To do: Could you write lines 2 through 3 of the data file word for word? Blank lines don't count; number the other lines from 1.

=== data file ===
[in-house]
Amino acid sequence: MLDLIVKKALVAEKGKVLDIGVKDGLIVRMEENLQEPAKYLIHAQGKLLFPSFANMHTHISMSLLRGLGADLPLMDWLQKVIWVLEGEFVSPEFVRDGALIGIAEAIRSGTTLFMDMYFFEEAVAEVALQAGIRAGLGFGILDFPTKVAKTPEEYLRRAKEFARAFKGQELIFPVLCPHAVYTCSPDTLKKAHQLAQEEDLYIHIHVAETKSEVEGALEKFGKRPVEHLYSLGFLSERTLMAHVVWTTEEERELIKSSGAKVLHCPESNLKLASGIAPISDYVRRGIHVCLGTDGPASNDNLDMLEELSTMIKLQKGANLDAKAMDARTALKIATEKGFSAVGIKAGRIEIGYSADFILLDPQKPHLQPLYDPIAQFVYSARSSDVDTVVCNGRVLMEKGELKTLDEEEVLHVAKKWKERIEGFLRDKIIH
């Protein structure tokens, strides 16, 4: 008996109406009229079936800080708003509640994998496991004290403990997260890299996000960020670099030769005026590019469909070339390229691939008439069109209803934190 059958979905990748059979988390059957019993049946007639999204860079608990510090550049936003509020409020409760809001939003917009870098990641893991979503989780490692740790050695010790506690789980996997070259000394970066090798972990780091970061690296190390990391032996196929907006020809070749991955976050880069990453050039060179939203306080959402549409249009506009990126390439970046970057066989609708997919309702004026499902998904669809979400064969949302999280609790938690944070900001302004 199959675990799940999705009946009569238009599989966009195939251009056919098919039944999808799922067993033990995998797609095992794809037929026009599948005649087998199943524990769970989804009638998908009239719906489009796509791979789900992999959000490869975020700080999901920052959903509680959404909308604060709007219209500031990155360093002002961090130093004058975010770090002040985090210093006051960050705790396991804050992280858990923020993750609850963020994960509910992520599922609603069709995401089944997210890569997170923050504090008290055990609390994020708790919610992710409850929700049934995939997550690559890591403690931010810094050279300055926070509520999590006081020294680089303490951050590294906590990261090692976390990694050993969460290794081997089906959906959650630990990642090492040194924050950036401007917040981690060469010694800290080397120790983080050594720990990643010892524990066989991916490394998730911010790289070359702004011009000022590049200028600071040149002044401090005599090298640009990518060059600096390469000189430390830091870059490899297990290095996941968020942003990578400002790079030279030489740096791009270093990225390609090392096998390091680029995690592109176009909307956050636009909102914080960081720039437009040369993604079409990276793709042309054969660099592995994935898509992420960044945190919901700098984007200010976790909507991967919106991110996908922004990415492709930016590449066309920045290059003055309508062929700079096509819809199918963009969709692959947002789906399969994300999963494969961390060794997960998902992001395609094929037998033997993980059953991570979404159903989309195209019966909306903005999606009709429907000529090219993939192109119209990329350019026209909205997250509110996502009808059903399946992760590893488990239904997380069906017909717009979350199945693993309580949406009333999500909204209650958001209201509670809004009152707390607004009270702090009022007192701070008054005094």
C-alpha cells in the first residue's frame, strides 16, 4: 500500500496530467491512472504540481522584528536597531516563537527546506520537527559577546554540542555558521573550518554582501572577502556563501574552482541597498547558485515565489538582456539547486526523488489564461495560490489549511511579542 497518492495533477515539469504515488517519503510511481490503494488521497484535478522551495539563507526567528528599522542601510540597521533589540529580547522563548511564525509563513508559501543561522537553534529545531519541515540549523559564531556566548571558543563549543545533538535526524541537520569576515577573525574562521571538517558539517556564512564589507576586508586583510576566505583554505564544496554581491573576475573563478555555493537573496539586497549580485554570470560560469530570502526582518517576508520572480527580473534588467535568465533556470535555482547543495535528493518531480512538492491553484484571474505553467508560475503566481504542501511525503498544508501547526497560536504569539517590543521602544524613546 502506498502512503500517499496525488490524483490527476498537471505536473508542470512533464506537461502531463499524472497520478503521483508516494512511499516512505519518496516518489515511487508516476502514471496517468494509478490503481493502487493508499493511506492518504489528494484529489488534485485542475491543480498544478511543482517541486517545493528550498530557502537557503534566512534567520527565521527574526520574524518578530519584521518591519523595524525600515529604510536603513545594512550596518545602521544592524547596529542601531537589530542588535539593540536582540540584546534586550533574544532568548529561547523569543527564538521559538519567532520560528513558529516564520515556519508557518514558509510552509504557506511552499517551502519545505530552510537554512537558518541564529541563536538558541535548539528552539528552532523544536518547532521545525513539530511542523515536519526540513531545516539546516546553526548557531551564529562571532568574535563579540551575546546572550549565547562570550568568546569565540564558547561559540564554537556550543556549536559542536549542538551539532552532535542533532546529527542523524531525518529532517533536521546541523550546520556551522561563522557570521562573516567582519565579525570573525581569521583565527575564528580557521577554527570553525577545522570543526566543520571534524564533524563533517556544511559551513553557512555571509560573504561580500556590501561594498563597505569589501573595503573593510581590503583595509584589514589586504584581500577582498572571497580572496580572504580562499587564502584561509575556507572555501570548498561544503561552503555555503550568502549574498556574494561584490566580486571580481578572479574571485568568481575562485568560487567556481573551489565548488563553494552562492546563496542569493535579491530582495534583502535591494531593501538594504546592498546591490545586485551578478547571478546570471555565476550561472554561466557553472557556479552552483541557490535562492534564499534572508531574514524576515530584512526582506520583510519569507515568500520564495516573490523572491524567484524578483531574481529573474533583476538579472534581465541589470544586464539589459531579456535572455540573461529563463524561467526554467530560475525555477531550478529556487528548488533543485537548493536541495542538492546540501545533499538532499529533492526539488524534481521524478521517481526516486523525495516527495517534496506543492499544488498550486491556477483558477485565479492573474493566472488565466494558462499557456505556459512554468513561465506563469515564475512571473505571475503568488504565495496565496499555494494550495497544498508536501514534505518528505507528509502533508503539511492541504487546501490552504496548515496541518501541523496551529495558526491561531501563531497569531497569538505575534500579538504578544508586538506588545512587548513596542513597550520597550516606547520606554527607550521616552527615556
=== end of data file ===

Amino acid sequence: MLDLIVKKALVAEKGKVLDIGVKDGLIVRMEENLQEPAKYLIHAQGKLLFPSFANMHTHISMSLLRGLGADLPLMDWLQKVIWVLEGEFVSPEFVRDGALIGIAEAIRSGTTLFMDMYFFEEAVAEVALQAGIRAGLGFGILDFPTKVAKTPEEYLRRAKEFARAFKGQELIFPVLCPHAVYTCSPDTLKKAHQLAQEEDLYIHIHVAETKSEVEGALEKFGKRPVEHLYSLGFLSERTLMAHVVWTTEEERELIKSSGAKVLHCPESNLKLASGIAPISDYVRRGIHVCLGTDGPASNDNLDMLEELSTMIKLQKGANLDAKAMDARTALKIATEKGFSAVGIKAGRIEIGYSADFILLDPQKPHLQPLYDPIAQFVYSARSSDVDTVVCNGRVLMEKGELKTLDEEEVLHVAKKWKERIEGFLRDKIIH
């Protein structure tokens, strides 16, 4: 008996109406009229079936800080708003509640994998496991004290403990997260890299996000960020670099030769005026590019469909070339390229691939008439069109209803934190 059958979905990748059979988390059957019993049946007639999204860079608990510090550049936003509020409020409760809001939003917009870098990641893991979503989780490692740790050695010790506690789980996997070259000394970066090798972990780091970061690296190390990391032996196929907006020809070749991955976050880069990453050039060179939203306080959402549409249009506009990126390439970046970057066989609708997919309702004026499902998904669809979400064969949302999280609790938690944070900001302004 199959675990799940999705009946009569238009599989966009195939251009056919098919039944999808799922067993033990995998797609095992794809037929026009599948005649087998199943524990769970989804009638998908009239719906489009796509791979789900992999959000490869975020700080999901920052959903509680959404909308604060709007219209500031990155360093002002961090130093004058975010770090002040985090210093006051960050705790396991804050992280858990923020993750609850963020994960509910992520599922609603069709995401089944997210890569997170923050504090008290055990609390994020708790919610992710409850929700049934995939997550690559890591403690931010810094050279300055926070509520999590006081020294680089303490951050590294906590990261090692976390990694050993969460290794081997089906959906959650630990990642090492040194924050950036401007917040981690060469010694800290080397120790983080050594720990990643010892524990066989991916490394998730911010790289070359702004011009000022590049200028600071040149002044401090005599090298640009990518060059600096390469000189430390830091870059490899297990290095996941968020942003990578400002790079030279030489740096791009270093990225390609090392096998390091680029995690592109176009909307956050636009909102914080960081720039437009040369993604079409990276793709042309054969660099592995994935898509992420960044945190919901700098984007200010976790909507991967919106991110996908922004990415492709930016590449066309920045290059003055309508062929700079096509819809199918963009969709692959947002789906399969994300999963494969961390060794997960998902992001395609094929037998033997993980059953991570979404159903989309195209019966909306903005999606009709429907000529090219993939192109119209990329350019026209909205997250509110996502009808059903399946992760590893488990239904997380069906017909717009979350199945693993309580949406009333999500909204209650958001209201509670809004009152707390607004009270702090009022007192701070008054005094």